The Bigger Fish.
Review by Polly White
Magdel Roets bravely wrote this empowering novella, ‘The Bigger Fish’ suitable for a young adult audience. The subtle, quick read of ten chapters sensitively raises awareness of real issues that confront students daily. Her message is hopeful but not naive. The theme is about surviving drug addiction. Four main characters support one another through thick and thin. Their belief is championed, despite difficult histories. Joni has a talented artistic roommate called Liza. The two young women are excited to be free to study and have a good time. Sadly, they have both been sexually exploited. University offers new beginnings but poor self esteem haunts Liza, who then uses hard drugs as an unhealthy crutch. The more studious Joni stands by her friend who is making the mistake of falling for a pusher called Tommy. Quintin is Tommy’s long suffering step brother trying to get him through rehab with the help from church and health support services. Fate brings three disaffected young adults together while the church youth leader, Quintin leads them to God. Faith eventually unites them. Redemption and forgiveness are entwined in this authentic story that is not entirely happily ever after. The reader cannot help connect with these student’s adventures and their ‘it’s never too late’ message. I wrote a novel on student grooming called ‘What If I Go?’ so understand the level of dedication taken to research this sensitive topic. I highly recommend this as an essential heads up forewarning for those young adults anticipating soon leaving for college.
Review on My Father’s Will:
Elsabe de Beer: ****
Baie dankie vir jou boek, ek het dit vreeslik geniet, so ‘n diep en lewensverrykende boek
” ‘n Diep, innige boek wat baie lewensverrykend is. ‘n Moet lees vir enige boekliefhebber! Baie dankie vir jou boek, ek het dit vreeslik geniet, so ‘n diep en lewensverrykende boek. ” ‘n Diep, innige boek wat baie lewensverrykend is. ‘n Moet lees vir enige boekliefhebber!”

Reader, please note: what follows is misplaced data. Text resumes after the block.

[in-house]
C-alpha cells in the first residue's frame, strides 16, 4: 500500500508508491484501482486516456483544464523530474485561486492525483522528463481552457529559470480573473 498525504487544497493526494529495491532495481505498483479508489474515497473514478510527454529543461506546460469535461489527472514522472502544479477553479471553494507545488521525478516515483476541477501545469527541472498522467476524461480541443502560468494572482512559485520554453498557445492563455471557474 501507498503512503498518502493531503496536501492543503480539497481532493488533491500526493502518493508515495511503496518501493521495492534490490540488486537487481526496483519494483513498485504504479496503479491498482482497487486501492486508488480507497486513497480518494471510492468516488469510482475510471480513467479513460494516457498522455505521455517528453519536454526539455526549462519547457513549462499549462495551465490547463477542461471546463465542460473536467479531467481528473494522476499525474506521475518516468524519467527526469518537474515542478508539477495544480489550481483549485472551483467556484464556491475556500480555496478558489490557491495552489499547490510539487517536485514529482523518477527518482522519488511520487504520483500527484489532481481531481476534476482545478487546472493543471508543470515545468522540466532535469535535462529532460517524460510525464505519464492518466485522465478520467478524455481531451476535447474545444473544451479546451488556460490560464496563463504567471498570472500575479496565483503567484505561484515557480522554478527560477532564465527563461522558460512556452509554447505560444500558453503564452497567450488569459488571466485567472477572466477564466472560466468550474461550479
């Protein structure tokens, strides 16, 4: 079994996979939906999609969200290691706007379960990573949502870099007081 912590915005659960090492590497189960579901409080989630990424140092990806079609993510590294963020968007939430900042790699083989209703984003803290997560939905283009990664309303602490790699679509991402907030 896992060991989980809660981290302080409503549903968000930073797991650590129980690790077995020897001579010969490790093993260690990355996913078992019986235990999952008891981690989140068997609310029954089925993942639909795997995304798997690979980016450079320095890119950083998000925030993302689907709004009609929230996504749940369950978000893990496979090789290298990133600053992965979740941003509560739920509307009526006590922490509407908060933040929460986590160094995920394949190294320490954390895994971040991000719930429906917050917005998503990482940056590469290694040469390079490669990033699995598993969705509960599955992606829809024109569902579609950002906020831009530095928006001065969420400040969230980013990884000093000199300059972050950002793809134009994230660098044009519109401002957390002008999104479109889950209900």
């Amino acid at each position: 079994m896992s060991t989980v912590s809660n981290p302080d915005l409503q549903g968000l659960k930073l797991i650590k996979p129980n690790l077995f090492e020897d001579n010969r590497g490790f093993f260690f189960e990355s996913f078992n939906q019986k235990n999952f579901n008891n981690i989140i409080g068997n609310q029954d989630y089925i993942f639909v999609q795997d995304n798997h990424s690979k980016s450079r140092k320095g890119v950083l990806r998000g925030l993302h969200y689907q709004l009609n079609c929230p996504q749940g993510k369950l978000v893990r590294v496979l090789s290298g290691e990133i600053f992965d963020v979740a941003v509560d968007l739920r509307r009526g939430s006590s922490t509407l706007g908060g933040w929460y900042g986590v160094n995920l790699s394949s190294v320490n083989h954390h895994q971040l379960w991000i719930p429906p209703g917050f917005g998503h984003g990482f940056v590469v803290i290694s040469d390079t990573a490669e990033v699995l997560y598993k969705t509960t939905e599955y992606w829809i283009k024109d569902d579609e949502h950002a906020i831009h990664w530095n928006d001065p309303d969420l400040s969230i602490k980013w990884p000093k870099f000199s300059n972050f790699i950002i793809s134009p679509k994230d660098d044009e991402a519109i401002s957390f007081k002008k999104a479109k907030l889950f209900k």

Review within fourteen days of purchase.
A review by B A Smith:
My Father’s Will is a Christian-themed novel about a dysfunctional South African family, the Hammonds. Although each of his adult children feels differently about his or her father, the commonality is anger for what is seen as Stephan Hammond’s long-ago abandonment of his family. Even in the face of his death, unresolved emotions make it difficult to let go of that anger. Nonetheless, regardless of their feelings, each hopes to benefit from their wealthy father’s will, as they had from their mother’s, after her death.
The main protagonist of Roets’s novel is Francine Hammond, a successful artist with a good head for business. After her mother’s death, she had found papers that revealed her carefully kept secret. What readers quickly learn is that a secret doesn’t remain buried but, instead, shows its face in unexpected ways. Francine fails to share her mother’s secret with anyone, but as a result of that knowledge is motivated to rebuild her relationship with her father, who soon before his death makes arrangements putting her at odds with her siblings. Contributing to the Hammonds’ dysfunction is their acquisition of great wealth: most of Stephan Hammond’s children attempt to replace emotional trauma with things, things, and more things—planes, boats, homes, drugs, lovers. What is the role of a seemingly unlimited supply of money? The author traces the answer to that question as she follows the painful dissolution of the Hammonds’ lives, not only those of the adult children, but also those of their children.
Roets shows us that family secrets typically do harm in unexpected ways, as children tend to heap blame on themselves for something that is beyond their control. The author effectively establishes her premise that it is through religion one will find the peace and social support necessary to rid an individual of his or her demons. If I have any reservations, it was the need for further proofing. Those concerns, however, did not deter me from reading what could be characterized as a South African “Cozy” that flowed easily from the beginning.
(reviewed within a month of purchase)
A review by Ica Iova:
Stephan Howard Hammond worked hard to build his multi-million Rand Company, and though he loved his children, he was certain that once he’s gone they will misuse their inheritance. So he found a trusted person to take over the company before his death and ensure his children’s future. His decision, however, changed them all in different ways.
Easy money means nothing when someone is irresponsible. You watch people inherit large sums of money, or win the lottery, only to be broke soon after. The way people handle easy money can be very different. Some spend it wisely, others go wild believing there is no end to it; some learn from their own mistakes, others don’t. This so often happens in real life and the author conveyed it very well in My Father’s Will.
This book is a cautionary tale to those who came, or are about come in contact with easy money.
(reviewed within a week of purchase)